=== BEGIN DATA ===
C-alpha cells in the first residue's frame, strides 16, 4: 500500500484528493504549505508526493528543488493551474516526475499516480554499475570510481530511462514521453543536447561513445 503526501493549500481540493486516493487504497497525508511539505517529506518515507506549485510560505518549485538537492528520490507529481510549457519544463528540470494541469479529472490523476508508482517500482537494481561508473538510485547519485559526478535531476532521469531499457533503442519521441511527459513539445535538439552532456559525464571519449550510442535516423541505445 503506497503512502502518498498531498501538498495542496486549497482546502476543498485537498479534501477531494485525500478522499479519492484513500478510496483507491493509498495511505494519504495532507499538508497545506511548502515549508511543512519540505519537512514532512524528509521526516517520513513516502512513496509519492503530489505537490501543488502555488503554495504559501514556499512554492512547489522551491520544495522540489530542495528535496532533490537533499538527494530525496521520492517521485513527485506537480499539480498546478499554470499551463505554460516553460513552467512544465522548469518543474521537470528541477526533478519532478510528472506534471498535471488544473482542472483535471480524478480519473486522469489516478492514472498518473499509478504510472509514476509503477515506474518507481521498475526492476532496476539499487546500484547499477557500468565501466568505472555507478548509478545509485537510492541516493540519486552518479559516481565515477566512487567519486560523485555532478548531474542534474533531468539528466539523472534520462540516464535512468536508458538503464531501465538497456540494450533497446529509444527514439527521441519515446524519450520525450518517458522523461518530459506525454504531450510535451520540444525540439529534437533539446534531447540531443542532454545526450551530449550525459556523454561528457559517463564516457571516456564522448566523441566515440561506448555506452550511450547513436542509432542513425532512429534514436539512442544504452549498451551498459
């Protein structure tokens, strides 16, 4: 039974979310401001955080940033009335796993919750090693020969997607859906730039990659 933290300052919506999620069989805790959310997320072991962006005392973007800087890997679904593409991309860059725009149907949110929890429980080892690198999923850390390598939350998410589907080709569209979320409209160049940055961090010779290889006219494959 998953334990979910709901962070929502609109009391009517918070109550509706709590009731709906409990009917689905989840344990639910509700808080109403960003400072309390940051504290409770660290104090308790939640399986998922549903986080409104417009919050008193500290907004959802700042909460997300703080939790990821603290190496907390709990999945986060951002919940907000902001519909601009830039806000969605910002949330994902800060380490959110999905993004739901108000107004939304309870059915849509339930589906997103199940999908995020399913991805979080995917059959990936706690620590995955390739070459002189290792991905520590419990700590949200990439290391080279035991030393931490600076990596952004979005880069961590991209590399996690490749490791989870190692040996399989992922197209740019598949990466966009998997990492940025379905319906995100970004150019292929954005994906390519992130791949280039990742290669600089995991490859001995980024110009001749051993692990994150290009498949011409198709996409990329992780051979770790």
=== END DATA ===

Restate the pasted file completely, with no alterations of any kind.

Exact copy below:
C-alpha cells in the first residue's frame, strides 16, 4: 500500500484528493504549505508526493528543488493551474516526475499516480554499475570510481530511462514521453543536447561513445 503526501493549500481540493486516493487504497497525508511539505517529506518515507506549485510560505518549485538537492528520490507529481510549457519544463528540470494541469479529472490523476508508482517500482537494481561508473538510485547519485559526478535531476532521469531499457533503442519521441511527459513539445535538439552532456559525464571519449550510442535516423541505445 503506497503512502502518498498531498501538498495542496486549497482546502476543498485537498479534501477531494485525500478522499479519492484513500478510496483507491493509498495511505494519504495532507499538508497545506511548502515549508511543512519540505519537512514532512524528509521526516517520513513516502512513496509519492503530489505537490501543488502555488503554495504559501514556499512554492512547489522551491520544495522540489530542495528535496532533490537533499538527494530525496521520492517521485513527485506537480499539480498546478499554470499551463505554460516553460513552467512544465522548469518543474521537470528541477526533478519532478510528472506534471498535471488544473482542472483535471480524478480519473486522469489516478492514472498518473499509478504510472509514476509503477515506474518507481521498475526492476532496476539499487546500484547499477557500468565501466568505472555507478548509478545509485537510492541516493540519486552518479559516481565515477566512487567519486560523485555532478548531474542534474533531468539528466539523472534520462540516464535512468536508458538503464531501465538497456540494450533497446529509444527514439527521441519515446524519450520525450518517458522523461518530459506525454504531450510535451520540444525540439529534437533539446534531447540531443542532454545526450551530449550525459556523454561528457559517463564516457571516456564522448566523441566515440561506448555506452550511450547513436542509432542513425532512429534514436539512442544504452549498451551498459
């Protein structure tokens, strides 16, 4: 039974979310401001955080940033009335796993919750090693020969997607859906730039990659 933290300052919506999620069989805790959310997320072991962006005392973007800087890997679904593409991309860059725009149907949110929890429980080892690198999923850390390598939350998410589907080709569209979320409209160049940055961090010779290889006219494959 998953334990979910709901962070929502609109009391009517918070109550509706709590009731709906409990009917689905989840344990639910509700808080109403960003400072309390940051504290409770660290104090308790939640399986998922549903986080409104417009919050008193500290907004959802700042909460997300703080939790990821603290190496907390709990999945986060951002919940907000902001519909601009830039806000969605910002949330994902800060380490959110999905993004739901108000107004939304309870059915849509339930589906997103199940999908995020399913991805979080995917059959990936706690620590995955390739070459002189290792991905520590419990700590949200990439290391080279035991030393931490600076990596952004979005880069961590991209590399996690490749490791989870190692040996399989992922197209740019598949990466966009998997990492940025379905319906995100970004150019292929954005994906390519992130791949280039990742290669600089995991490859001995980024110009001749051993692990994150290009498949011409198709996409990329992780051979770790």